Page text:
‘Go for the Hanoi garlicky,’ says our lovely waitress. ‘I just had it for my lunch. It’s great.’ And it is. The broth has a deep savoury depth, tasting of knowledge, nostalgia and a long, slow simmer. Surely a whack of MSG too, that wonder ingredient, so unfairly maligned.

We add lime juice, herbs, beansprouts, chilli oil and sriracha. You customise it to suit your taste, and that’s part of its allure. No two bowls are the same. 

The beef has a gentle garlicky tang, the noodles just the right amount of chew. We drink the last drops straight from the bowl. Next door, a group of French work colleagues dig into pork belly stew. ‘C’est bon,’ murmurs one. The others nod. ‘Oui, c’est bon.’

https://www.tanvan1951.com/ 

19. JG Melon, New York

1291 3rd Avenue, New York, 10021

About £12 per head

JG Melon, with its faded, red neon sign, battered wooden bar and clanking, resolutely analogue till, feels like a relic of a New York long past. One that no longer exists, or perhaps never did. The lights are always dark-rum dim, no matter what time of day or night, while service – from men in ties, white shirts and aprons – moves between the cheerily loquacious. And the glum and downright gruff.

Despite opening in 1972, this could be an Upper East Side joint straight from the pages of Damon Runyon, where daytime topers with wise guy nicknames hunch over hard liquor and cold beer. 

Ok, so my immediate neighbours are a lantern -jawed preppy, glued to his Insta feed. And ‘Irish Joe’, a lugubrious looking regular, swigging another Bud Lite. It’s four in the afternoon, and I bag the last spot at the bar.

To my left, above my head, a television plays live baseball. The walls are covered in prints, pictures, etches and sketches of melons in their every form. While behind me is the kitchen, small and enrobed in a pall of grey smoke. It’s here where the real magic happens. 

Sure, the martinis are ice cold and generous, but not so generous they grow warm before the last sip. These barmen know their stuff.

But JG Melon is all about the burger. The whole room has a constant soundtrack of sizzle, loud enough to drown out muttered asides, as beef patty hits searing grill. Cheeseburger, rare, that’s it.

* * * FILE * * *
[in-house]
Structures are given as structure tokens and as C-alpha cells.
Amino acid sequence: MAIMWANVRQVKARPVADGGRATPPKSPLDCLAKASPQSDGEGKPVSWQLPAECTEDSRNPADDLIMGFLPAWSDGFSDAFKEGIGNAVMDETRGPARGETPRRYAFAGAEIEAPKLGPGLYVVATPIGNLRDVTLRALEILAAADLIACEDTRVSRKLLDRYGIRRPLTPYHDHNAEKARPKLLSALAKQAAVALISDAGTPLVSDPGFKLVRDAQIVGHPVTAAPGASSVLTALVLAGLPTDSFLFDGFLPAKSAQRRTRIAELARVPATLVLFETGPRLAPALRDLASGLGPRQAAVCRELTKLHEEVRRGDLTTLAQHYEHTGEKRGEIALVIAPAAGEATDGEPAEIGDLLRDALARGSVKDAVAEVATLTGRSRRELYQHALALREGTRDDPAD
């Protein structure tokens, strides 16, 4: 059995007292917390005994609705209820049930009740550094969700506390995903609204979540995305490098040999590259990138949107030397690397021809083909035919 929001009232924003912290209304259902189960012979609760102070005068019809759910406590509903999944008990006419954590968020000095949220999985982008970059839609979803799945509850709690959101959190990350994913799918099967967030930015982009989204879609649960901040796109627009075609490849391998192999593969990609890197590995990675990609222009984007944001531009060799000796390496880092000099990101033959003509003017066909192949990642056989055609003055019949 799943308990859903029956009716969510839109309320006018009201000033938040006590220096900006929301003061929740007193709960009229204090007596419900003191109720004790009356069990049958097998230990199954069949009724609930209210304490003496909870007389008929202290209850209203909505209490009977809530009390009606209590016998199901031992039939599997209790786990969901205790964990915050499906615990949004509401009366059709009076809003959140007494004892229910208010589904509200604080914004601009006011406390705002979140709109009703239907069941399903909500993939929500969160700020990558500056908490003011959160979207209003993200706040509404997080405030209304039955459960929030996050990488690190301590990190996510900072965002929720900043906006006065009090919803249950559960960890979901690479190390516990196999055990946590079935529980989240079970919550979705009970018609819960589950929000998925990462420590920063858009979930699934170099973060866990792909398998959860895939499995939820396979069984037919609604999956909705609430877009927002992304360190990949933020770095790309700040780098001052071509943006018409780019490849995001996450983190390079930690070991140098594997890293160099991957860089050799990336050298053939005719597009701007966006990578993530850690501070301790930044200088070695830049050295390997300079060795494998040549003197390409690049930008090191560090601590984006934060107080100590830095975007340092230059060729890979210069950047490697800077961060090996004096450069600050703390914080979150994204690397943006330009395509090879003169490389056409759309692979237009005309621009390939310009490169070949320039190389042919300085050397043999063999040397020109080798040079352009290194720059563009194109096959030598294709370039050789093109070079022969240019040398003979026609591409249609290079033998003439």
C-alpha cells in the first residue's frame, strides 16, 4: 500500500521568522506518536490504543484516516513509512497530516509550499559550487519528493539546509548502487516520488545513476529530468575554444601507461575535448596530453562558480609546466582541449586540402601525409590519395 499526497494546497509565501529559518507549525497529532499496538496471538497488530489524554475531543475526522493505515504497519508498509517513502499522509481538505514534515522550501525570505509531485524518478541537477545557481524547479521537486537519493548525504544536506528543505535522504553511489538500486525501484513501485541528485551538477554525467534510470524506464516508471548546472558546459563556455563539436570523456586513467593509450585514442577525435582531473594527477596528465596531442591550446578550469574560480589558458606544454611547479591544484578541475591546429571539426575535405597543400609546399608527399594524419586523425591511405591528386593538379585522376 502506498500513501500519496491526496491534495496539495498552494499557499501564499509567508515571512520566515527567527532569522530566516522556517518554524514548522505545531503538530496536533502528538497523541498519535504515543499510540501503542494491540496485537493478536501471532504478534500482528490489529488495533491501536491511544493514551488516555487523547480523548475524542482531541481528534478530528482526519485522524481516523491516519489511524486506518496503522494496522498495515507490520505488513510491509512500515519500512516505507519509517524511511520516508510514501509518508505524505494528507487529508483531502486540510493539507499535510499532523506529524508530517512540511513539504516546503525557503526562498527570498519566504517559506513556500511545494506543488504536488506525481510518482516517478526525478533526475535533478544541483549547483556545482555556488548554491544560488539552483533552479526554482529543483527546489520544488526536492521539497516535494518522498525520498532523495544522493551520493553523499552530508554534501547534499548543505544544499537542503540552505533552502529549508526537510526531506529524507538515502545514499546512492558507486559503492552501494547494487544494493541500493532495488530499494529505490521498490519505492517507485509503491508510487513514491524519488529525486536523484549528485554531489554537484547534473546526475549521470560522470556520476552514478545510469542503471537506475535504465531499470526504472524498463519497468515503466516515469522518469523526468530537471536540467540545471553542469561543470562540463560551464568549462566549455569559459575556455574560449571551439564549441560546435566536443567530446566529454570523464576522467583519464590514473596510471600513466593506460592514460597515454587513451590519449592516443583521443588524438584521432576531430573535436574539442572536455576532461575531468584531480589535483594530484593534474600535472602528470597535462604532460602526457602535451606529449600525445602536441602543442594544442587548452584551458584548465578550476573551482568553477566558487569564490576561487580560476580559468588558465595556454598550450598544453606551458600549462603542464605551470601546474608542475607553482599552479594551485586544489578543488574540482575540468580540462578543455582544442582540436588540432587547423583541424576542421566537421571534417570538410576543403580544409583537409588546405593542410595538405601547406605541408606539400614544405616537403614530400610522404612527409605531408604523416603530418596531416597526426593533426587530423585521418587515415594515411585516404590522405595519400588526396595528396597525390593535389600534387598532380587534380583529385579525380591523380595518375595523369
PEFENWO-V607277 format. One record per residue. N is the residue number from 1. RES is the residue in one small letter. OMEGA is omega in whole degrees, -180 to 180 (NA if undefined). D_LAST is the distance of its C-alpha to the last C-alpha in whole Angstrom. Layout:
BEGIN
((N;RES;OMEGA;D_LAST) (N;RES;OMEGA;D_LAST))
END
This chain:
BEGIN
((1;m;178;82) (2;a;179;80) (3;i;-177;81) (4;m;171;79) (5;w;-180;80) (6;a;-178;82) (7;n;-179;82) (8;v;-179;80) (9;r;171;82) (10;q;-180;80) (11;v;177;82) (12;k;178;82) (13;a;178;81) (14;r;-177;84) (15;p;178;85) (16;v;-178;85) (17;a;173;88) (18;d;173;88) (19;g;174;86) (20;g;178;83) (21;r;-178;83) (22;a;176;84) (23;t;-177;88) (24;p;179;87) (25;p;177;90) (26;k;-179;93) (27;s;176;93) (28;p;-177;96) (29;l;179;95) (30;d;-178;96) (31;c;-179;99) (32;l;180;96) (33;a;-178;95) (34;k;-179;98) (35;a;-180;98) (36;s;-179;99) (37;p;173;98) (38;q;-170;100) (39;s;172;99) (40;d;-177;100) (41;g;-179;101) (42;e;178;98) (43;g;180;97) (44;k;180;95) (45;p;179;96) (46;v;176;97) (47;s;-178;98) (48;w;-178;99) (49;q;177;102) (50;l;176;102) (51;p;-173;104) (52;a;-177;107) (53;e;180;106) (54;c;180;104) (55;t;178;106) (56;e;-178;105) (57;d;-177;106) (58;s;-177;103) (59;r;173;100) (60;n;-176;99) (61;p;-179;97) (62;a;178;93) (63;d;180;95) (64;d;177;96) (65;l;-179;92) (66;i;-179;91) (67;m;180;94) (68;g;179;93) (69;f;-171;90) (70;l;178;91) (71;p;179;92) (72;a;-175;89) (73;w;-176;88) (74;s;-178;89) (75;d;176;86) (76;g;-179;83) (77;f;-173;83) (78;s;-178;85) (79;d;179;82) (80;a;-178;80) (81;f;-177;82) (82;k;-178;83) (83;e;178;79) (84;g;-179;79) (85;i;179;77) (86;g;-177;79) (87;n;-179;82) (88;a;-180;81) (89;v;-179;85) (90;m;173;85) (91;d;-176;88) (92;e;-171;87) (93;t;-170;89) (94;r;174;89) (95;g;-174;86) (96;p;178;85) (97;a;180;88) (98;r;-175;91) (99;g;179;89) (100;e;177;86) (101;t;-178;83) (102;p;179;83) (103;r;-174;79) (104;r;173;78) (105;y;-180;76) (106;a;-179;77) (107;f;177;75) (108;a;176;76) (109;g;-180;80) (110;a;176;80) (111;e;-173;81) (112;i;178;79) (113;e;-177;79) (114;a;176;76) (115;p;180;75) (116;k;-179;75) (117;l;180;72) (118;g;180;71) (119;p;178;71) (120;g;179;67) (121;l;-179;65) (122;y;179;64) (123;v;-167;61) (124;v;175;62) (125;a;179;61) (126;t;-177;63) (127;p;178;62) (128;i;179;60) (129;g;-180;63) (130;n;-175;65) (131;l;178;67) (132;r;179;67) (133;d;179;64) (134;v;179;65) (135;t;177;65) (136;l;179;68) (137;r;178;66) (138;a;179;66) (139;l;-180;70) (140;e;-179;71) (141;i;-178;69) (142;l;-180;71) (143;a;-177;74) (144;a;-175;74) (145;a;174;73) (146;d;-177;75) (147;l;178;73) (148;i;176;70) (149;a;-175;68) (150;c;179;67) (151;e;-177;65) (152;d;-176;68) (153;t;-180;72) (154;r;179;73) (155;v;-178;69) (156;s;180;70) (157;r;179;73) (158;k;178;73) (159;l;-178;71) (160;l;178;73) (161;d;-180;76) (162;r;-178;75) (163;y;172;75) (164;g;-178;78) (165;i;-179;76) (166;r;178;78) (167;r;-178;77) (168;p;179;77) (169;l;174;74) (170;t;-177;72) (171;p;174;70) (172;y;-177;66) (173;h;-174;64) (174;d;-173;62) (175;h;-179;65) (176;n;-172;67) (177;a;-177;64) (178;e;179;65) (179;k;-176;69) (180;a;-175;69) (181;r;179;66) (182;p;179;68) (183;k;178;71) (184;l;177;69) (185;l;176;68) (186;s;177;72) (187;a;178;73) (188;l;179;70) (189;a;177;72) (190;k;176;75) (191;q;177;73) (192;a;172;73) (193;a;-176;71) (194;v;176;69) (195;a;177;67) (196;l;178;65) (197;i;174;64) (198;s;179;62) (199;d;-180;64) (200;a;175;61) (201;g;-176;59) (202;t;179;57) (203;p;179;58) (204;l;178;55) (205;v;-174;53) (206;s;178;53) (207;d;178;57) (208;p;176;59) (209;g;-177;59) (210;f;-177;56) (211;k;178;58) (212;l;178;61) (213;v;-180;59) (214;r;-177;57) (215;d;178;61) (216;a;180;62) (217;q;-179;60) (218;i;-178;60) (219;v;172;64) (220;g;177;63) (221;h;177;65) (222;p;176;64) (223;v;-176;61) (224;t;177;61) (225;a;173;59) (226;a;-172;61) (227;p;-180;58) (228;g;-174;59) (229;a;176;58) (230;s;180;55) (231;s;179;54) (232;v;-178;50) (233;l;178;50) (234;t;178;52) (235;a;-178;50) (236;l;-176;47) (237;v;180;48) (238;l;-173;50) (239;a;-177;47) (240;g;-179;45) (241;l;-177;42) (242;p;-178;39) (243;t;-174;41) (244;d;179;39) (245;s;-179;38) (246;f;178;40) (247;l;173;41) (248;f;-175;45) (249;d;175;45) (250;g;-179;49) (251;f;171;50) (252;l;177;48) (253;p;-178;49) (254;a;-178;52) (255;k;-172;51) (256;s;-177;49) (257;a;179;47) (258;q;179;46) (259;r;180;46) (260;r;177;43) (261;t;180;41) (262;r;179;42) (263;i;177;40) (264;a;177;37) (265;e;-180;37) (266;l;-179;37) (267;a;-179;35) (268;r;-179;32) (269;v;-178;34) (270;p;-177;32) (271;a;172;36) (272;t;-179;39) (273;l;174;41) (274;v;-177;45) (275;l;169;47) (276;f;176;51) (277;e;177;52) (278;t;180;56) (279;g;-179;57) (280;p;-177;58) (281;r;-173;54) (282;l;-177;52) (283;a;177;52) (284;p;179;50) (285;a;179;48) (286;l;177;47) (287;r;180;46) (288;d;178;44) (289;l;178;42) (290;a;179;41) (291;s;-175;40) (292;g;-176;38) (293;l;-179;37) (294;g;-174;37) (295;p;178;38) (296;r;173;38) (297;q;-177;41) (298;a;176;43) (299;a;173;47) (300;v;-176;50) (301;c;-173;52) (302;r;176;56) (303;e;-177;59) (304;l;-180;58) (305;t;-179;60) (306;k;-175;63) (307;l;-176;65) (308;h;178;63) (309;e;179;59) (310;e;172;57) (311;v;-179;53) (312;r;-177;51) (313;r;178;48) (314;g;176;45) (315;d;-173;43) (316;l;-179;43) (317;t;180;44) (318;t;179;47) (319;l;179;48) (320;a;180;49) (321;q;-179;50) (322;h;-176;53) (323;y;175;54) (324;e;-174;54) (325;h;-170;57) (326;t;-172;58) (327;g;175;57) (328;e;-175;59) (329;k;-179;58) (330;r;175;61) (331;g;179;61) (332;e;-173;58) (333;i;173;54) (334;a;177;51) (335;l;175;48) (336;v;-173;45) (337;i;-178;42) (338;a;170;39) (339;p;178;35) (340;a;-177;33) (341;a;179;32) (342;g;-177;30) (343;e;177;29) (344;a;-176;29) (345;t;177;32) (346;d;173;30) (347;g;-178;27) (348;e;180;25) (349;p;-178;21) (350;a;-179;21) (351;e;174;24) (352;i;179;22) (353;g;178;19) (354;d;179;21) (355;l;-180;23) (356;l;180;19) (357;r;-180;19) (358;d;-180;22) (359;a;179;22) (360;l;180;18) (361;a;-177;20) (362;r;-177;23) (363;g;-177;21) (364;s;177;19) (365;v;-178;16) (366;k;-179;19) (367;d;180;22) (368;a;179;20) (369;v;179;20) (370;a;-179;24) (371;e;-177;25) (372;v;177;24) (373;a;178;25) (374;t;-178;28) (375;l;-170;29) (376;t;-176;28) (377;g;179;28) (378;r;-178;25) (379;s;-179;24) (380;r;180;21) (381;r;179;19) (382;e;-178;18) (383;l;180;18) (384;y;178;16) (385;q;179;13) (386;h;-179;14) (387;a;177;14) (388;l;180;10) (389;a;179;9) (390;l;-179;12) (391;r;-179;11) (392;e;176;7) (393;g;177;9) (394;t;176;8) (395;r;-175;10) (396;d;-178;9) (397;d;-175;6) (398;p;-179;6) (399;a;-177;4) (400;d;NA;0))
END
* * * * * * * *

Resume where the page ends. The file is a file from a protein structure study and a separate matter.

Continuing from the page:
There may be other things on the menu, but I’ve never bothered to ask. Forget Wagyu or dry ageing, artisan cheese, or ‘secret’ burger sauce – just adding bacon is positively baroque.

Arriving in 4 minutes flat, with nothing save a few slices of red onion, and a handful of pert pickles, the burger wears a melted slice of processed American cheese. Add ketchup and Grey Poupon to taste. 

And it’s everything a burger should be, greasy but not cloying, with frazzled edges and soft pink centre, all enclosed in a soft, toasted bun that valiantly struggles to contain the juices within. That bun is destined to fail, but move fast, and this one-handed masterpiece can be devoured in five joyous bites. 

It may not be the best burger in town, but it’s definitely my favourite. I wipe my hands, and head for the door, while Irish Joe sinks another beer.

https://jgmelon-nyc.com/ 

20. Tarmachan Café, Aberdeenshire

Just off the A93, Crathie, Aberdeenshire, AB35 5UL

About £15 per head

It sits just off the main Ballater road, a mere caber’s toss from Crathie church, barely bigger than a crofter’s hut. OK, so the Tàrmachan Cafe is hardly a tumbledown hovel, rather a sleek, single-storey wooden building, melding elegantly into the Cairngorm hills, designed by architects who have the office next door.